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RSU Alumni
For Students

Why would graduates who received their bachelor's, master's or doctoral degrees ten years ago care that their university is still strong, provides excellent education, and has an impeccable reputation? So many years have passed, careers have been established, children have grown up – why should their former university matter? Only for sentimental reasons?

Memories of youth are no doubt important, but my university’s reputation is important to me for practical reasons too. The quality of my education will be assessed according to the quality that my university displays now rather than ten or twenty years ago when I graduated. This has a direct impact on the possible advancement of my career.

How can graduates influence and participate in the development of their alma mater? Some alumni work as lecturers and researchers at the university, however, the overall proportion of graduates working at the university cannot be high as usually professional careers and personal development take them elsewhere. Most of them work and develop their careers in their chosen field and workplace. The Rīga Stradiņš University (RSU) Alumni Association brings together all former students. The RSU Alumni Association currently has as around 700 members including many prominent people in society: Valdis Zatlers, the former President of Latvia; Gundars Daudze, the former Speaker of the Saeima; the majority of Ministers for Health; Jānis Birks, the former Mayor of Riga; Gundars Katlaps, a cardiac surgeon working in the USA; Ombudsman Juris Jansons; Māris Dubņiks, anaesthesiologist and researcher at Lund University Hospital, Sweden; Māris Rēvalds, Chairman of the Board of the Veselības centrs 4 health centre; and other distinguished personalities. Our alumni are respected and valued professionals both in Latvia and abroad. What we all have in common is that RSU was the starting point of our careers.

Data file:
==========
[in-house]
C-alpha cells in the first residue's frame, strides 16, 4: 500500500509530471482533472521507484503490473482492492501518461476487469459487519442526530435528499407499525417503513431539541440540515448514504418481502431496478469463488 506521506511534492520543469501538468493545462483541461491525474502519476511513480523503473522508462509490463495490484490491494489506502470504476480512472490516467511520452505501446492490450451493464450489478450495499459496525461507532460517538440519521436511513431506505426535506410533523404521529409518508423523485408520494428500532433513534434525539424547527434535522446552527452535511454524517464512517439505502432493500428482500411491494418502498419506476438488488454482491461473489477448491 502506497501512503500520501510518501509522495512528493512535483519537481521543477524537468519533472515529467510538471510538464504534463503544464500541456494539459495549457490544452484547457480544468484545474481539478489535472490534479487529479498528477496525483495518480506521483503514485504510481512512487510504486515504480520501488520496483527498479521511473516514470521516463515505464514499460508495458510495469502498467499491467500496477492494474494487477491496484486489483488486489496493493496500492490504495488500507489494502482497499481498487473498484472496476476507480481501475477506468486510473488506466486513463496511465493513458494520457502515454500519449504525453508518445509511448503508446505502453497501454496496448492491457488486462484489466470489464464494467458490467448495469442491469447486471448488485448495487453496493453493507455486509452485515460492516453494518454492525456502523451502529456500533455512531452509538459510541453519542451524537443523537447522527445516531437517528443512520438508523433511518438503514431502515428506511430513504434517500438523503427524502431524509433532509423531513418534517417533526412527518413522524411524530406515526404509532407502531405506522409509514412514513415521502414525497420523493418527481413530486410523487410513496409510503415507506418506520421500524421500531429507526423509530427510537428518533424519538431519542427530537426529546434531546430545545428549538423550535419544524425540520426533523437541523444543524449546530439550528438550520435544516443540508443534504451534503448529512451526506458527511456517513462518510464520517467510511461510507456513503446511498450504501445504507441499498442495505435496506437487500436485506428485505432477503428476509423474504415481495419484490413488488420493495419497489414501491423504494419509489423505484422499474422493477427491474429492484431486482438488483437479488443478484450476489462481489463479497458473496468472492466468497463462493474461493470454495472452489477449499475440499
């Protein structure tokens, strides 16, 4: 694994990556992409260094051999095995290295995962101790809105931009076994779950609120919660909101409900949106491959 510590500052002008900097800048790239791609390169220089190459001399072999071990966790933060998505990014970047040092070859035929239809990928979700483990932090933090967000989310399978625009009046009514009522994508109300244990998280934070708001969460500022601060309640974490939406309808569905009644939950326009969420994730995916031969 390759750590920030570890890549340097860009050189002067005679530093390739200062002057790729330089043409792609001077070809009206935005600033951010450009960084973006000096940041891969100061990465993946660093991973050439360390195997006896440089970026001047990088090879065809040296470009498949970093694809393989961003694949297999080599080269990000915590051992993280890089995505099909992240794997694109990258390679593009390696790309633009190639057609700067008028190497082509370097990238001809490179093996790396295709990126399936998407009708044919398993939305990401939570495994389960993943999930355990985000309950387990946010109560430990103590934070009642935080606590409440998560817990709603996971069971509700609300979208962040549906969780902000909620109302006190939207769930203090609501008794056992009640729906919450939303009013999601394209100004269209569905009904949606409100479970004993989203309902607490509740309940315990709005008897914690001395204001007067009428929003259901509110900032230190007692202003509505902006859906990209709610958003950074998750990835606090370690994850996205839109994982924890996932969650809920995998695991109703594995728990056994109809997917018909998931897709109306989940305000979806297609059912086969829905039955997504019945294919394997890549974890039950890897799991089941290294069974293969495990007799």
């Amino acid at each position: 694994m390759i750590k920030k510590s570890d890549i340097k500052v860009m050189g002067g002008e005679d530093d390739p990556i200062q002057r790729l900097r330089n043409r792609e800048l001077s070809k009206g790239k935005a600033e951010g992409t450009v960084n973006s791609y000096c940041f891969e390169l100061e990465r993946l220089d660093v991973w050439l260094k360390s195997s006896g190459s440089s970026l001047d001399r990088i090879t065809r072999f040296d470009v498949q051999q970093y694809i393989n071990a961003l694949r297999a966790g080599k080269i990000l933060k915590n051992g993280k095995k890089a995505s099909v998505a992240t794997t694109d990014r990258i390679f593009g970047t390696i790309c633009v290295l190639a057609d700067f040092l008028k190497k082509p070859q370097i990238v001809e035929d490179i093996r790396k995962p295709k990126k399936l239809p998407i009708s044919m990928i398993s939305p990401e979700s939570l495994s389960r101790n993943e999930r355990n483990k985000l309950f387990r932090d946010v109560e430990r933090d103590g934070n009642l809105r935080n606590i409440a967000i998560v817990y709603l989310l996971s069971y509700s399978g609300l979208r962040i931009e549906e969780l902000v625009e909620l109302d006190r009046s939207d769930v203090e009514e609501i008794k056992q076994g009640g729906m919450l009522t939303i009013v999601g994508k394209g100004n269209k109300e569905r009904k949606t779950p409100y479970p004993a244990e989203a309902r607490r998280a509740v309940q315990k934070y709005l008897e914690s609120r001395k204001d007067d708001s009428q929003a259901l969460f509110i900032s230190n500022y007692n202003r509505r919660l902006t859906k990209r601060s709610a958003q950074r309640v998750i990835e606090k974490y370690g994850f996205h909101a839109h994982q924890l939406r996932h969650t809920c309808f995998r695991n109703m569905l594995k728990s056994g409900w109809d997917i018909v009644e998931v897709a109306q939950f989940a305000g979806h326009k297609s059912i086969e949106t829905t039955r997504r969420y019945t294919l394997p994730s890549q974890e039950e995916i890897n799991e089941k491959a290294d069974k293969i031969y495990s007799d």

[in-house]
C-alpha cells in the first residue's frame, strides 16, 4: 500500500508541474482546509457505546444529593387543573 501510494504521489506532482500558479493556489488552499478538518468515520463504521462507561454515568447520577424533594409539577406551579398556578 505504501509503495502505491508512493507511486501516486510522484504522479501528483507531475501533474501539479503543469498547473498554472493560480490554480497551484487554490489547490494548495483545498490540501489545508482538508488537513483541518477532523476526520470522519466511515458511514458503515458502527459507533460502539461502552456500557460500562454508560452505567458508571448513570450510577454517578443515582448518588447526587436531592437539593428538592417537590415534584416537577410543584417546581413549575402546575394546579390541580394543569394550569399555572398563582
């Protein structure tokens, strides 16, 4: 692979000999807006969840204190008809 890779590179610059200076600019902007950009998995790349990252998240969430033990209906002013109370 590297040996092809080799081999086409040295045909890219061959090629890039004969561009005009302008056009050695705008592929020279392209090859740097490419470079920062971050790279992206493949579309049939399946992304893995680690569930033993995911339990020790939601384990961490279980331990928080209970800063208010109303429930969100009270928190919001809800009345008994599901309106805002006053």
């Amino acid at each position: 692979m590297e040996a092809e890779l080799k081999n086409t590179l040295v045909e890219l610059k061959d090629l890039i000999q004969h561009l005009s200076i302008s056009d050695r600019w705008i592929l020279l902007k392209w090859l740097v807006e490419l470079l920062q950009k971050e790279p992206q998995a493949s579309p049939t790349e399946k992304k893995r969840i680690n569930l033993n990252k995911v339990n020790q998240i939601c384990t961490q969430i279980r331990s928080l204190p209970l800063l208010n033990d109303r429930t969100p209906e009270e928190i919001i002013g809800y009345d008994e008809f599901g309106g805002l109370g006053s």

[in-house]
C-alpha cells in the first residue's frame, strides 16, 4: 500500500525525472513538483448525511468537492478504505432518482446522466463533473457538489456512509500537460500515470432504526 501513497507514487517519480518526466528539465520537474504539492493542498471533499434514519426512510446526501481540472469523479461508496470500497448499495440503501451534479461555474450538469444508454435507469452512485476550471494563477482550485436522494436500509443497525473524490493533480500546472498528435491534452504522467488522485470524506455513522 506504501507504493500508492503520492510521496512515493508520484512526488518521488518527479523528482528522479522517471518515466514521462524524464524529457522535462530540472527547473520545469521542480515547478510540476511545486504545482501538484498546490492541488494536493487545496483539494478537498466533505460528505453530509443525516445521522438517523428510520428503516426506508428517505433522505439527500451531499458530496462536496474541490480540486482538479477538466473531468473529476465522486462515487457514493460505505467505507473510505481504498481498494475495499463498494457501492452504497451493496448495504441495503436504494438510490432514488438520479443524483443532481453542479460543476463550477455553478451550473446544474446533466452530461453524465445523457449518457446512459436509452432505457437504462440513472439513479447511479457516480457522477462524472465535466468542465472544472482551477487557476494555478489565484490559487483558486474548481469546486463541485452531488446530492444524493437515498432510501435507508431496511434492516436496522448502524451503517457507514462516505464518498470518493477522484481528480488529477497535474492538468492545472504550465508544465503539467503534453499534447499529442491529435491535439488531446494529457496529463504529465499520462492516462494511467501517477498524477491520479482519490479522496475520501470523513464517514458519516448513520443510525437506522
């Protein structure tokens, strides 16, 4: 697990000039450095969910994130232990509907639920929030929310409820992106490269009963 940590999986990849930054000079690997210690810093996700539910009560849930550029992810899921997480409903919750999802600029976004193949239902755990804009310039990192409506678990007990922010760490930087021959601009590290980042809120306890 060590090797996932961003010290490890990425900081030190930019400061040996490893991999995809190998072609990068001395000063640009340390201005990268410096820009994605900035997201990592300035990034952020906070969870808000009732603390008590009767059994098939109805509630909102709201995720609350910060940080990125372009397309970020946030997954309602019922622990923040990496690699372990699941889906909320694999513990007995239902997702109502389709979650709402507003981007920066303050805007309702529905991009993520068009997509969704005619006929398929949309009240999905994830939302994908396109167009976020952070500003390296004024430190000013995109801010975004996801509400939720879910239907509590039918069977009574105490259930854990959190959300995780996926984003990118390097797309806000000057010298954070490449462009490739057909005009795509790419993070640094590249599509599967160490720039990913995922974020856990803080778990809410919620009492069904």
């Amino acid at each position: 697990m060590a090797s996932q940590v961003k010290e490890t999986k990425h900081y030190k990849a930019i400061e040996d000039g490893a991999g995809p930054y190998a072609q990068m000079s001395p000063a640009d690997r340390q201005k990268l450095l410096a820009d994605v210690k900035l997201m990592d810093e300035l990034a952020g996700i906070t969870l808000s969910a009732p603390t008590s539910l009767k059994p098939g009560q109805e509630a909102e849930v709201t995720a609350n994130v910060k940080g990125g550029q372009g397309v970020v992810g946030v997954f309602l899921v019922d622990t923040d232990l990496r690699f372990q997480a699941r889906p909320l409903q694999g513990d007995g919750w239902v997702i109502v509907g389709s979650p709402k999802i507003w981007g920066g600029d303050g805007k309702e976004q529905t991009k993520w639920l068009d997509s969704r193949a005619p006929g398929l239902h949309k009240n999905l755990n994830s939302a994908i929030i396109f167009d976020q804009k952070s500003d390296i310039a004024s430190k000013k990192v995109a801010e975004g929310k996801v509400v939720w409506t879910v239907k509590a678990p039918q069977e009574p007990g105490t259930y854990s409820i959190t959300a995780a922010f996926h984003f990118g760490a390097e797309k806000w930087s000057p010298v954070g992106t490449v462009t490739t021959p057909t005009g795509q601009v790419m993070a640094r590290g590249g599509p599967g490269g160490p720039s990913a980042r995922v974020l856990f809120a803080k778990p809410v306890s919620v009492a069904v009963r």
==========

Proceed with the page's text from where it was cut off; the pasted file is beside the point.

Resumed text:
What can the Alumni Association do to help our university in its development so that it can reach its strategic objectives in the fields of academia, research, internationalisation, external cooperation and be ranked among the top 500 universities of the world as a result?

First of all this entails continued study programme modernisation corresponding to the main contemporary focus, namely alumni preparedness for immediate employment and their suitability to employer needs. There are employers among our members who can take a practical view and see where changes and improvements to the study process are needed in order for graduates to be better prepared for their future jobs. In this regard, alumni play an important role in the development and growth of the university. Medical studies are at the moment undergoing a significant transformation for the programme and skills students acquire to fully match those obtained in medical programmes at other European universities. The Pharmacy and Rehabilitation programmes are planning to carry out similar changes, and two new study programmes, in international diplomacy and international business, are currently being implemented.